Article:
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I can only speak from personal experience and try to figure it out. One time using Priceline (aren't they all the same?) I believe I booked a hotel/motel room in St. Thomas. When I got there they had me sign a document that I knowingly accepted this rate. I found out later that their walk in rate was much lower and this was in a international resort area. I have also traveled extensively in the US and found about the same thing. I don't mean to call the 800 number of which is probably a national answering service but to call the hotel/motel itself. Call them both and compare. My thought is that corporate doesn't have to fill those rooms but the inhouse management does. And they probably would honor whatever discount organizations you have. One only!.
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Old 06-04-2009, 12:22 PM
 
14,256 posts, read 23,974,521 times
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Originally Posted by bob swanson View Post
I can only speak from personal experience and try to figure it out. One time using Priceline (aren't they all the same?) I believe I booked a hotel/motel room in St. Thomas.
First, not all booking services are the same. Some are bookings sites where there is a fixed price; others, like Priceline are bidding sites where you tell the dervice what you are willing to pay and they find the place for you.

Second, most of the national chains (Marriott, Hilton, and Hyatt) have centalized reservation systems and websites advertising the lowest rates WITH A GUARANTEE. The front desk manager and staff have little leeway in setting rates. In most cases, unless you are booking a block of rooms through the sales department, when you call the local property, you are transferred to the national reservation system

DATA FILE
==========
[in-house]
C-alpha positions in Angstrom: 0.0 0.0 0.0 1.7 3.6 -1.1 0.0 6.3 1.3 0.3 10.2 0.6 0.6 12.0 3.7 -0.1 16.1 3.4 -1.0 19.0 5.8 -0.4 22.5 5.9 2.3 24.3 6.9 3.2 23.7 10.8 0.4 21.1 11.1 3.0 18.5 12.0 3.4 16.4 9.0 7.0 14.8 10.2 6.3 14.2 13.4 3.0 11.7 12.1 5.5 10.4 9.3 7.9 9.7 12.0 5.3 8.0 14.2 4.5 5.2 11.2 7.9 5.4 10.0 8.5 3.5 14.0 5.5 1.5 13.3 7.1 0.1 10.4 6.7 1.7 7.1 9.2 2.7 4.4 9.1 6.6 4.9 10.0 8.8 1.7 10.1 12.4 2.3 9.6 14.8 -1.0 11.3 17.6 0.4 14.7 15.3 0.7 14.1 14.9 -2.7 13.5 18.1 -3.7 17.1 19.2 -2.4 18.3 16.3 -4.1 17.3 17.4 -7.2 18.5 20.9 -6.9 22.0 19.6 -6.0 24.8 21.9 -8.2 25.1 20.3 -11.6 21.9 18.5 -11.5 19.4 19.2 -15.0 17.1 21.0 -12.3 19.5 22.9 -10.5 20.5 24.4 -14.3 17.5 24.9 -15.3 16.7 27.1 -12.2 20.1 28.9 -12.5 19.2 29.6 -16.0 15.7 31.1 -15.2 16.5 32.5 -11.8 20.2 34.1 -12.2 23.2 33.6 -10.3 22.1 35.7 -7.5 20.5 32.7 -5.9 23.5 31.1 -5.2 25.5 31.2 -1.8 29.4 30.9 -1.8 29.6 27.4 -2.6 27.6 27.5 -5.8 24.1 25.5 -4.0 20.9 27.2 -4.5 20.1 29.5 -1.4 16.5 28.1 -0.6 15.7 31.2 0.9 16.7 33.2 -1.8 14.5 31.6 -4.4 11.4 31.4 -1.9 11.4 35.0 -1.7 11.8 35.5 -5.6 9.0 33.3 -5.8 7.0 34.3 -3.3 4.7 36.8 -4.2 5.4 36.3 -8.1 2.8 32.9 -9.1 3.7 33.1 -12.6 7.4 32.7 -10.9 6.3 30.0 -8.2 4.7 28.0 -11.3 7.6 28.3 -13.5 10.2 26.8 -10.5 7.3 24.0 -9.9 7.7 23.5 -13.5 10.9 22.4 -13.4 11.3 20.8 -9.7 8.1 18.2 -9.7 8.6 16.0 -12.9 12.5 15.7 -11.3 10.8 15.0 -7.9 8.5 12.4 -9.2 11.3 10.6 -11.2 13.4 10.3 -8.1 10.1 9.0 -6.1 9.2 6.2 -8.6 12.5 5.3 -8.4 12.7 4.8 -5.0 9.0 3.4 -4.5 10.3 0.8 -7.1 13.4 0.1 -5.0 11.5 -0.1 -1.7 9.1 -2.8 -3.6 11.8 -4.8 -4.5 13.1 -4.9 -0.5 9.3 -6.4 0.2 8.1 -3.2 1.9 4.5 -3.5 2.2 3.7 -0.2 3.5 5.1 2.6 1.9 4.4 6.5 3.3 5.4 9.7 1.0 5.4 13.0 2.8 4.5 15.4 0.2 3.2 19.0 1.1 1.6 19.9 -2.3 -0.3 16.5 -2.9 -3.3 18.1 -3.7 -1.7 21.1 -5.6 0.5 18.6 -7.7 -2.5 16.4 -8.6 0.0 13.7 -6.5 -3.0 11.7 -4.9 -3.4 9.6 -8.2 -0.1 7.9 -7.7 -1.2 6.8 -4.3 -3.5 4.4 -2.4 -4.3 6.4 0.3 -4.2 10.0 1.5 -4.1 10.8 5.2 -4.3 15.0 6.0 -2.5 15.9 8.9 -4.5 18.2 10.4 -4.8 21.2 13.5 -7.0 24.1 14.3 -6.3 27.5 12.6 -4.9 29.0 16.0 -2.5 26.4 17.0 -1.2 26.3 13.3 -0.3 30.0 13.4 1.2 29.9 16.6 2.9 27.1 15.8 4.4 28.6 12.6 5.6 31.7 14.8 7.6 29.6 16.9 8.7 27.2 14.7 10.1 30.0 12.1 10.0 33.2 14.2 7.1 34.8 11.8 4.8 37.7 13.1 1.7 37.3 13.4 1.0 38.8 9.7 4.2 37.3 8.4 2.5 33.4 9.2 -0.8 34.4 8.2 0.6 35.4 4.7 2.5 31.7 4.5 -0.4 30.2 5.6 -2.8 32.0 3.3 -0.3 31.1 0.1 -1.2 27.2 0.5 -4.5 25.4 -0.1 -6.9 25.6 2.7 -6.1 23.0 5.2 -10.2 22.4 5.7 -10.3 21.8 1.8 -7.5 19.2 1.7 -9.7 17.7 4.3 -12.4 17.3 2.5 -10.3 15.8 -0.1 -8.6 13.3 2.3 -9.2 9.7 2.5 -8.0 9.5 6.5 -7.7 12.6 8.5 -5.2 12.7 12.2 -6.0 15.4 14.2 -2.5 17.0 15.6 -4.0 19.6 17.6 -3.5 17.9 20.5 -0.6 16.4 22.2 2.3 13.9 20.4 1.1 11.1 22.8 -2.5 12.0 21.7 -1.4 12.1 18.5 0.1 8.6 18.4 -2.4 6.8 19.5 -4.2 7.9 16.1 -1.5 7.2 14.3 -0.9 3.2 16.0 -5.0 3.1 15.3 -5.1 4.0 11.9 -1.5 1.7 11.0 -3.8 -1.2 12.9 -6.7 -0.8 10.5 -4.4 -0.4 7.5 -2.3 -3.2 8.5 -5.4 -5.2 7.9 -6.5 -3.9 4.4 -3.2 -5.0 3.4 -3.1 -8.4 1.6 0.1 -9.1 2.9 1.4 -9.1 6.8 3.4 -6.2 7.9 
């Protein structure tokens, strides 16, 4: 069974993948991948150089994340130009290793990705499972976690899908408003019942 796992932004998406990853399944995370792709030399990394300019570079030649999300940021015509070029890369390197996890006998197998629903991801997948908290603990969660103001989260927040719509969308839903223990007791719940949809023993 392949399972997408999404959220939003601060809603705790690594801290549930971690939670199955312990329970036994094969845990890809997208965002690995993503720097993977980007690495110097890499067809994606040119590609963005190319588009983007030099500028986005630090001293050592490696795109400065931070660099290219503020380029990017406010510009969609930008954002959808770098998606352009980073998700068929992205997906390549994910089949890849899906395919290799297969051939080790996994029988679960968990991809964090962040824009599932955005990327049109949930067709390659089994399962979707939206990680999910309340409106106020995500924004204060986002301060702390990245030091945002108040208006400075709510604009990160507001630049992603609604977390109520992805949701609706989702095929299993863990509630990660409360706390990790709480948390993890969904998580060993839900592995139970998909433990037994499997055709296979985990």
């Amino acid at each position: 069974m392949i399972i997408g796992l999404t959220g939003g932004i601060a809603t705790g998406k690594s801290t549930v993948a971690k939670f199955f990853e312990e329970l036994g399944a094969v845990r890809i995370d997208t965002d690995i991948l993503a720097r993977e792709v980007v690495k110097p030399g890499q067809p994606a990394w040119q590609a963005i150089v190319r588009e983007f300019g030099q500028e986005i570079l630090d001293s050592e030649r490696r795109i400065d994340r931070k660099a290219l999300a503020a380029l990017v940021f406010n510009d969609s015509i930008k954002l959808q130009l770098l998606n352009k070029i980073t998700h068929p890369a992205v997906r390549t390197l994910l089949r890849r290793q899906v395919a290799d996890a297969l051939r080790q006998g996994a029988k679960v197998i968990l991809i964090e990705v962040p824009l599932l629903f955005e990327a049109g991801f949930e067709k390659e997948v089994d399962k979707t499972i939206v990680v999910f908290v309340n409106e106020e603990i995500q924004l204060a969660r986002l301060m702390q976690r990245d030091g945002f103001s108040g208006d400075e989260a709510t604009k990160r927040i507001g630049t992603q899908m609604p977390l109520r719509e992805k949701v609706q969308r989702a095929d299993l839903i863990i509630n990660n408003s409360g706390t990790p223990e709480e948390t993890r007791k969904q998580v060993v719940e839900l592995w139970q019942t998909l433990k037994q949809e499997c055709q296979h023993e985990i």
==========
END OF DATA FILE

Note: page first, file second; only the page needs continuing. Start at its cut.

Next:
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Old 06-04-2009, 07:41 PM
 
2,190 posts, read 6,937,986 times
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Quote:
Originally Posted by jlawrence01 View Post
First, not all booking services are the same. Some are bookings sites where there is a fixed price; others, like Priceline are bidding sites where you tell the dervice what you are willing to pay and they find the place for you.

Second, most of the national chains (Marriott, Hilton, and Hyatt) have centalized reservation systems and websites advertising the lowest rates WITH A GUARANTEE. The front desk manager and staff have little leeway in setting rates. In most cases, unless you are booking a block of rooms through the sales department, when you call the local property, you are transferred to the national reservation system
To add to priceline, you could technically shoot yourself in the foot and bid higher than the room is really worth...
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Old 06-04-2009, 08:12 PM
 
Location: AZ
124 posts, read 442,522 times
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Quote:
Originally Posted by TheJagMan View Post
To add to priceline, you could technically shoot yourself in the foot and bid higher than the room is really worth...
Priceline does have a guarantee. It does have "fine print" but is better than nothing.

Priceline.com - hotel, hotel reservation, cheap hotel, las vegas hotel, boston hotel, hotel deal, new york city hotel, hotel rooms, motel, lodging, accommodations, casino hotel, priceline
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Old 06-05-2009, 01:18 AM
 
14,256 posts, read 23,974,521 times
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Quote:
Originally Posted by TheJagMan View Post
To add to priceline, you could technically shoot yourself in the foot and bid higher than the room is really worth...

You certainly can overbid when using opaque sites like Hotwire and Priceline if you do not do your homework prior to bidding. I recommend the following:

1) Look at all of the various websites - Travelocity, Expedia, Hotels.com, and the hotel websites. That will give you a rough idea of what hotels are going at the retail price.

2) Go to a website like Travelaxe.com,a site that find the best available deals over many of the websites.

3) Go to websites like Biddingfortravel.com where they show the winning bids that other people are getting.

4) Look at the prices available on Hotwire, on Hotwire at each price level.

5) Then bid on Priceline. Since Priceline purchases are not refundable or changeable, you do not want to bid if there is a reasonable chance that your trip will be cancelled.